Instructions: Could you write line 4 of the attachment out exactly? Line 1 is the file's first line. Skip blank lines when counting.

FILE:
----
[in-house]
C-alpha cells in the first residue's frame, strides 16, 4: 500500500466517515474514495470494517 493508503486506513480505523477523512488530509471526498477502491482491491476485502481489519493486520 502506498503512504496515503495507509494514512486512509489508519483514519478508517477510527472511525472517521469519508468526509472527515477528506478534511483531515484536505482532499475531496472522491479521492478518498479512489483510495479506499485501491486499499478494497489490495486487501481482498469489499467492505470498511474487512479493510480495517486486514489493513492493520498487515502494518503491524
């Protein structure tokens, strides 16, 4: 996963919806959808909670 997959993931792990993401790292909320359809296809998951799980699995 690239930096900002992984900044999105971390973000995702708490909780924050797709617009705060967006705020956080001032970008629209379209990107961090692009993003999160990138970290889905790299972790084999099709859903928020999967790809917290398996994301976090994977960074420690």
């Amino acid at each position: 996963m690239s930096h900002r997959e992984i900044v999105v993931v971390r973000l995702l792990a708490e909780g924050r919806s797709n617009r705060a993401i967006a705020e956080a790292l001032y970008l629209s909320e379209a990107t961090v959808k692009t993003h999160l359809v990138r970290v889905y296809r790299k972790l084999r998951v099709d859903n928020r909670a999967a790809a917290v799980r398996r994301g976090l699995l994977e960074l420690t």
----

């Amino acid at each position: 996963m690239s930096h900002r997959e992984i900044v999105v993931v971390r973000l995702l792990a708490e909780g924050r919806s797709n617009r705060a993401i967006a705020e956080a790292l001032y970008l629209s909320e379209a990107t961090v959808k692009t993003h999160l359809v990138r970290v889905y296809r790299k972790l084999r998951v099709d859903n928020r909670a999967a790809a917290v799980r398996r994301g976090l699995l994977e960074l420690t």